Adil Najam

Lord Louis Mountbatten India Pakistan Partition The midnight between August 14 and 15, 1947, was one of history’s truly momentous moments: It marked the birth of Pakistan, an independent India and the beginning of the end of an era of colonialism.

It was hardly a joyous moment: A botched process of partition saw the slaughter of more than a million people; some 15 million were displaced. Untold numbers were maimed, mutilated, dismembered and disfigured. Countless lives were scarred.

Two hundred years of British rule in India ended, as Winston Churchill had feared, in a “shameful flight”; a “premature hurried scuttle” that triggered a most tragic and terrifying carnage.

The bloodbath of partition also left the two nations that were borne out of it – India and Pakistan – deeply scarred by anguish, angst, alienation and animus.

India Pakistan partition 1947

Adil Najam

Today – June 11, 2011 – All Things Pakistan turns five years old!

Today, sitting in Lahore, Pakistan, I write in the realization that it is now time to move on.

This is not a ‘Good Bye’ post – it is, in fact, a ‘Thank You’ post. Nor do I want this to be a ‘looking back’ post – I would much rather that it be a ‘looking forward’ post.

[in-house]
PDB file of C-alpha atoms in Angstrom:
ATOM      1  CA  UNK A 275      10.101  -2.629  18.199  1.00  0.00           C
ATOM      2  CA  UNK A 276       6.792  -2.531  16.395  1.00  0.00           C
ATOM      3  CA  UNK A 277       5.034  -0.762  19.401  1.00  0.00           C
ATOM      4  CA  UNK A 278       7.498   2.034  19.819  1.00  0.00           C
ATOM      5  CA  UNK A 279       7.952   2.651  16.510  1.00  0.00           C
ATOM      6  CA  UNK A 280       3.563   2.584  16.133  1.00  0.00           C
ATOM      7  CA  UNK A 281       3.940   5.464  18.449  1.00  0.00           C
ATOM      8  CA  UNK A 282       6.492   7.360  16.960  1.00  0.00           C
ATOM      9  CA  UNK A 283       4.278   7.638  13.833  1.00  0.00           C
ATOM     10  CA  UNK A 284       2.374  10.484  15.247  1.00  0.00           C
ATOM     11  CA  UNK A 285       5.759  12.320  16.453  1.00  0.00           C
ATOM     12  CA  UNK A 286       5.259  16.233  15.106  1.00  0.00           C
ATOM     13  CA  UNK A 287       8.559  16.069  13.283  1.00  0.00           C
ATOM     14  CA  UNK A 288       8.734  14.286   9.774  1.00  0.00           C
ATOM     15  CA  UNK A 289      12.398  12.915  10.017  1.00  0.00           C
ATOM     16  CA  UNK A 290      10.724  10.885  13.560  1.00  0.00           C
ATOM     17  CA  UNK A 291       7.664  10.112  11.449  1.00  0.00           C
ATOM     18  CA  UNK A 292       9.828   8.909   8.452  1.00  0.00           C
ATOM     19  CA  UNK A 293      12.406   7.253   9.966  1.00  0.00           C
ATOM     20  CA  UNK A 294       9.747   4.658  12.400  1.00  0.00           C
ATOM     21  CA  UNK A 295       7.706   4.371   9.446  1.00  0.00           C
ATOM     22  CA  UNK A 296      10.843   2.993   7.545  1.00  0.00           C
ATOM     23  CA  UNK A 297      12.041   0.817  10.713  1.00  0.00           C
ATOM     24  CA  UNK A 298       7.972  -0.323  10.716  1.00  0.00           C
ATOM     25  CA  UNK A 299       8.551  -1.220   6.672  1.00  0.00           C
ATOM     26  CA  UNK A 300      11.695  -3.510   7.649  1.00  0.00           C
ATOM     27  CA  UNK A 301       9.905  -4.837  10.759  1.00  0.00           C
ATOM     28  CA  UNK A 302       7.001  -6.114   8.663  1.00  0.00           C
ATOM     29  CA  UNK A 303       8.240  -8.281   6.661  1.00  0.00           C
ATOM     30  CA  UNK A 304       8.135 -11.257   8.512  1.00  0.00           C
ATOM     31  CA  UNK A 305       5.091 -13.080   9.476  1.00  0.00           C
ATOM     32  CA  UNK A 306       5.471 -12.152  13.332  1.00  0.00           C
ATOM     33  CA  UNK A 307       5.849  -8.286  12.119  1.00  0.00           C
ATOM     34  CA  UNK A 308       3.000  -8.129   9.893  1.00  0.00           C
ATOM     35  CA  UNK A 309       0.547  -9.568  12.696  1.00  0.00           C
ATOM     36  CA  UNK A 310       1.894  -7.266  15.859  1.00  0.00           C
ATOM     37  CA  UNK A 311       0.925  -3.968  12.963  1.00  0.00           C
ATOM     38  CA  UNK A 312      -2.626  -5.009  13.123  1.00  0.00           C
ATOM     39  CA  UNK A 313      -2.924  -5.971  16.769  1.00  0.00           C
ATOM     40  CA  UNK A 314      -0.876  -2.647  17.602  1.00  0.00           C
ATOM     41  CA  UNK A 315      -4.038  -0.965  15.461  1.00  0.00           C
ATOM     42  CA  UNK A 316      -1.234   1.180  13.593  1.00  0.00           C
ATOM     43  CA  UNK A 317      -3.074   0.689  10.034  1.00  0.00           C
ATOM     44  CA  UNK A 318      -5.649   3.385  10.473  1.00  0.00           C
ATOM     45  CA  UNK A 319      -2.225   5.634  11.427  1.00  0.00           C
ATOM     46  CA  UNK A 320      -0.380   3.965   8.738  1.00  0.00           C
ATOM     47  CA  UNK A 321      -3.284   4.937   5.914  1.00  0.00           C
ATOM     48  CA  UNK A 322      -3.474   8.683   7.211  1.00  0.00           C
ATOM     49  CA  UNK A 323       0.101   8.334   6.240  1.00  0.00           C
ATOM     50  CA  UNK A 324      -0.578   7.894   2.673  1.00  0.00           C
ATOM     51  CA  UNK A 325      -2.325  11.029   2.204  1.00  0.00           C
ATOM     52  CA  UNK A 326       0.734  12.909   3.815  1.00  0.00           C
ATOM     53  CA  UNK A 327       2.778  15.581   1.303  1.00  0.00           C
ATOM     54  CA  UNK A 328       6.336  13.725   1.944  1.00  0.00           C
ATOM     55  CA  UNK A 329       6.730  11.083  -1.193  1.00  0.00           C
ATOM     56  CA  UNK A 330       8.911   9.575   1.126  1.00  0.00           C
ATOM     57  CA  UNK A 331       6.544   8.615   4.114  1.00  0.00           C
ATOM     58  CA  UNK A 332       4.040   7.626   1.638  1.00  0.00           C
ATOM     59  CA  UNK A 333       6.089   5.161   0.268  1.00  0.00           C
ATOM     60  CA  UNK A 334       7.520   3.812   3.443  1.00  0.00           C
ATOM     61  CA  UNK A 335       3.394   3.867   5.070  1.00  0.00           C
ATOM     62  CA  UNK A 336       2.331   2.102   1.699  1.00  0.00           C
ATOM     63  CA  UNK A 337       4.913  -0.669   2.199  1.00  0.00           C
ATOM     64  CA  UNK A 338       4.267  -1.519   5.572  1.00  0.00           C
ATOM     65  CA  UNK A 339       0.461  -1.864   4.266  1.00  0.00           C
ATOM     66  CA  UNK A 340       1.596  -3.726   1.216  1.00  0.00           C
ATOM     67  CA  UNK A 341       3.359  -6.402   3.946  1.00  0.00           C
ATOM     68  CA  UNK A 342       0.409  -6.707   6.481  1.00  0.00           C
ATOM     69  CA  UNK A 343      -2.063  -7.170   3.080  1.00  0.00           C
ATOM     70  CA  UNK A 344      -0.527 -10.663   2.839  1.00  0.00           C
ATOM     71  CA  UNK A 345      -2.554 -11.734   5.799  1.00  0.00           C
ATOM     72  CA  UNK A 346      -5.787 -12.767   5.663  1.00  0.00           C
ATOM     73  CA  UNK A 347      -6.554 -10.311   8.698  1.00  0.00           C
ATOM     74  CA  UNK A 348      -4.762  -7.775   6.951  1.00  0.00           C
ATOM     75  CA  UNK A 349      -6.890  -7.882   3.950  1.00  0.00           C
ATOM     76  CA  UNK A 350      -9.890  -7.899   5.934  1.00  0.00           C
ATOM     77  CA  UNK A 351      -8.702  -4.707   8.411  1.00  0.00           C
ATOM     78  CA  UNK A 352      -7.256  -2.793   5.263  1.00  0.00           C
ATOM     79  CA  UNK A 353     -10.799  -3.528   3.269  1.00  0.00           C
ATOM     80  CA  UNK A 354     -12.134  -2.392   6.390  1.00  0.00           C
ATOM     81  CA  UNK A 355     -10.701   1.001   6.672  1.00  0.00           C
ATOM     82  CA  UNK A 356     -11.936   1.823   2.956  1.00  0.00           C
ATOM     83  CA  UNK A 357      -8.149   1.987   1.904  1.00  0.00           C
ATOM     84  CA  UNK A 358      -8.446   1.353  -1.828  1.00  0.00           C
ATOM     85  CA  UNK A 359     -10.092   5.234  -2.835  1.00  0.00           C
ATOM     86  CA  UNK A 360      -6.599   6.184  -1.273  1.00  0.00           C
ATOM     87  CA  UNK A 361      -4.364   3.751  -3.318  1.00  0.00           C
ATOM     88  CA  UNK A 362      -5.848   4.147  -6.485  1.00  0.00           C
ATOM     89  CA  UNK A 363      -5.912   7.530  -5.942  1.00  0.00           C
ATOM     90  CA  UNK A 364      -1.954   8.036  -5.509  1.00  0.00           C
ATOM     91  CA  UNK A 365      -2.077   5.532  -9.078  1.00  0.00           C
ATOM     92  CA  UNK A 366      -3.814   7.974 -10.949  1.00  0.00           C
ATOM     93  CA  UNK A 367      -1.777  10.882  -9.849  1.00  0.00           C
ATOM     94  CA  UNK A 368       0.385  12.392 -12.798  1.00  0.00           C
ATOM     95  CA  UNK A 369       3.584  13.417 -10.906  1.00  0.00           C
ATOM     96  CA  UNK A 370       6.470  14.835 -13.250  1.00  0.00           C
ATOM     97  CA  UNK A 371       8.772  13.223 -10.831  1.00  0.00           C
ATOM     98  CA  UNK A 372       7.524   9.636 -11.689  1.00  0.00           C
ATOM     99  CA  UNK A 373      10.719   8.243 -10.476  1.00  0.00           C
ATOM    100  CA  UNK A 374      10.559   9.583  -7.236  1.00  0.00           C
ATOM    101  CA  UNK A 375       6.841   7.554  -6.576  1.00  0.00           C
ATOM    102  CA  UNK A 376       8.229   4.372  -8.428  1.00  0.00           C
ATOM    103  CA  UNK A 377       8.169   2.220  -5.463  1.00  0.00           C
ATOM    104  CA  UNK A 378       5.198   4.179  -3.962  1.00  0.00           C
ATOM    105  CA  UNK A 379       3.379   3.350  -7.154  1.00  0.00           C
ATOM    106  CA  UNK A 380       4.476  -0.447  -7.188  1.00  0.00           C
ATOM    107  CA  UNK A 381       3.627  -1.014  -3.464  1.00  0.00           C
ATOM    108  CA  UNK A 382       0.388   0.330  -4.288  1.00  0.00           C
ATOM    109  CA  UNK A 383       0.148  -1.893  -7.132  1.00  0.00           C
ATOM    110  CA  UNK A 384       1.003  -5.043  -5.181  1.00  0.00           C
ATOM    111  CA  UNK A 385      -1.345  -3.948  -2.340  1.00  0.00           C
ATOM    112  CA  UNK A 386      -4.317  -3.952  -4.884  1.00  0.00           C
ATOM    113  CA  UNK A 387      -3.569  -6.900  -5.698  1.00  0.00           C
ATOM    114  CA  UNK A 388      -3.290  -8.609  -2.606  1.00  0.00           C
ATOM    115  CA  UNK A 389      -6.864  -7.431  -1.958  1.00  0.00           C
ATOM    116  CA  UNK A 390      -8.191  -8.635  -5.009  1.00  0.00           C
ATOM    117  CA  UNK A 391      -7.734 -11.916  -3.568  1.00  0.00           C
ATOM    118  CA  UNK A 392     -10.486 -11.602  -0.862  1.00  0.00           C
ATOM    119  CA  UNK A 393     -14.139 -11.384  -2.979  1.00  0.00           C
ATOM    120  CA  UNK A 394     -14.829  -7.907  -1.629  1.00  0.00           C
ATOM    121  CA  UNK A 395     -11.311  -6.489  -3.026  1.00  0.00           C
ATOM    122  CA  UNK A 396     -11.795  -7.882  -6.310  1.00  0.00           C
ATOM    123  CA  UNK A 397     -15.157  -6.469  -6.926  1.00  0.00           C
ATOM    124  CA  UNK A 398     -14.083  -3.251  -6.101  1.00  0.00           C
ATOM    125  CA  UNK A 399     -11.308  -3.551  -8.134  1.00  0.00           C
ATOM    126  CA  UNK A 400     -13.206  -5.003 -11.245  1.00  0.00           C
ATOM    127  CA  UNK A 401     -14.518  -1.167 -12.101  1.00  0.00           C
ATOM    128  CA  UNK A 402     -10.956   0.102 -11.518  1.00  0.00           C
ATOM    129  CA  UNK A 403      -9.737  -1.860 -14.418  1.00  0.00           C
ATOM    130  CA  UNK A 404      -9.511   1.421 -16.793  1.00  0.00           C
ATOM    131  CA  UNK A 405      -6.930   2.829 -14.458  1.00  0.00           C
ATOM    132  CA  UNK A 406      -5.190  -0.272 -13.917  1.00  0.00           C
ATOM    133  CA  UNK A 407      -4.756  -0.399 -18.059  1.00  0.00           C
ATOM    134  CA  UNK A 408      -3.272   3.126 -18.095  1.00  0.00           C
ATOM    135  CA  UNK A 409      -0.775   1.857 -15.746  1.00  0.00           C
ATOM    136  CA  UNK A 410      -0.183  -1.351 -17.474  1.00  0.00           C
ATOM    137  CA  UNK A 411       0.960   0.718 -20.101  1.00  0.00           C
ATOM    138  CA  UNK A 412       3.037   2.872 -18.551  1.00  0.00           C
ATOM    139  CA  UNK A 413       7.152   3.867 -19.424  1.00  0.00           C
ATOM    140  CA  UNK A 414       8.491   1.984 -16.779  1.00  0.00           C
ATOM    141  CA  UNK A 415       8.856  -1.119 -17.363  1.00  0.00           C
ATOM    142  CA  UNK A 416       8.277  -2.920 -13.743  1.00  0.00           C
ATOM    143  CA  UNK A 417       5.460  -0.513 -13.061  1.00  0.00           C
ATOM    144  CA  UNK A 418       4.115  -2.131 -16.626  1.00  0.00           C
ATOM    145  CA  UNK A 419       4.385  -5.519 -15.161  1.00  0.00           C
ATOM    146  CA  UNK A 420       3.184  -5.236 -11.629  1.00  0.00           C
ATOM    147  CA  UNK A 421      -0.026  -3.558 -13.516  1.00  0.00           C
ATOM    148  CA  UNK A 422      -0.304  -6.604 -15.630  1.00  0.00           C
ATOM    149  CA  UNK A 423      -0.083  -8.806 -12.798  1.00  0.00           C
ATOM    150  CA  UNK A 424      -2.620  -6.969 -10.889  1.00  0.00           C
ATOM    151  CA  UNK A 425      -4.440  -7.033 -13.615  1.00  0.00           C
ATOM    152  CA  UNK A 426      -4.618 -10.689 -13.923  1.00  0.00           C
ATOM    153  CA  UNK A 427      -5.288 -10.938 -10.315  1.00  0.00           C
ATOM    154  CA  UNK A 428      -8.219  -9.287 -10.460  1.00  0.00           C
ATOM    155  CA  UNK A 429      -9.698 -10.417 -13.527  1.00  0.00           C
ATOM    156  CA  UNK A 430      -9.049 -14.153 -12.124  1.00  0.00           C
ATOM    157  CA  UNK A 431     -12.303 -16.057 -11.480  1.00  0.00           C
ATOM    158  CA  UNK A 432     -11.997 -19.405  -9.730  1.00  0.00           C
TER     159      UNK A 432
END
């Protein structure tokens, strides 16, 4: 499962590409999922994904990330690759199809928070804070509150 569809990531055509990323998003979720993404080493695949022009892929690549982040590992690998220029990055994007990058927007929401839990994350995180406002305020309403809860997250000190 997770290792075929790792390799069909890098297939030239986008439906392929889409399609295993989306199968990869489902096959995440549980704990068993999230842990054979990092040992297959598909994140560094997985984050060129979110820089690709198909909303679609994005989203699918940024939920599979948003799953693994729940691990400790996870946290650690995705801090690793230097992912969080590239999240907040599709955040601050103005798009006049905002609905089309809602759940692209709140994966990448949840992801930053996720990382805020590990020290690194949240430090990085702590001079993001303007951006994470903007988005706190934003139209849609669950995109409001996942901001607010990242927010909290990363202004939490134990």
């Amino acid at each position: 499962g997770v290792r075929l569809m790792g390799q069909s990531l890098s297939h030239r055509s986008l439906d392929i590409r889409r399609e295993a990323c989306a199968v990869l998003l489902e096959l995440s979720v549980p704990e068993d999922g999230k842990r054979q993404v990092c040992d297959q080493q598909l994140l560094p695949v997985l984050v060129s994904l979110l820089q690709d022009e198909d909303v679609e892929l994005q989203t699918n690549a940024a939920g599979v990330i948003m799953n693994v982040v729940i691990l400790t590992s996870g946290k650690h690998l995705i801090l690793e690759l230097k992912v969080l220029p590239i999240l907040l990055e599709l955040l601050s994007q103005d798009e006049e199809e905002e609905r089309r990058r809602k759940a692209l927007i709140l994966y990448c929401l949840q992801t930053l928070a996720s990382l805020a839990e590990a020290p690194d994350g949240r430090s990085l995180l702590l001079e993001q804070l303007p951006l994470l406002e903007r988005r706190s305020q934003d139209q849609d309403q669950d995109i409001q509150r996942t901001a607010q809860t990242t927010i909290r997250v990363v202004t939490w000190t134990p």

For me personally, it is time to move back to Pakistan. For ATP, the blog, it is time to turn off the lights.

Five years ago we set out with the mild ambition to have a conversation with a few friends on all things Pakistan – from the profound to the trivial. What followed was a more intense, more engaged, more elaborate, and more fulfilling conversation than we could have ever imagined. Well above 10 million visits later, it is now time to move on.

What’s Going Right in Pakistan

Posted on June 10, 2011
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Adil Najam

There is muchway too much – that is going terribly wrong in Pakistan. But not all is lost. Not just yet.

One must never deny that which is going wrong. Indeed, to accept and acknowledge it is itself the first step towards finding ways to reverse the wrong. But nor should one forget that which may be going right. So, what do you think are things that are going right in Pakistan? (Please, keep your cynicism to yourself – it is neither funny nor useful).

Let me give you a very preliminary and a very arbitrary list of five. These are not in order of priority, nor indeed are they the most important five. They are just five things that came quickly to mind. Trivial as they may sound to some, what is important is that each is a sign of societal strength, not of the state’s weakness. Each, therefore, is a sign of hope.

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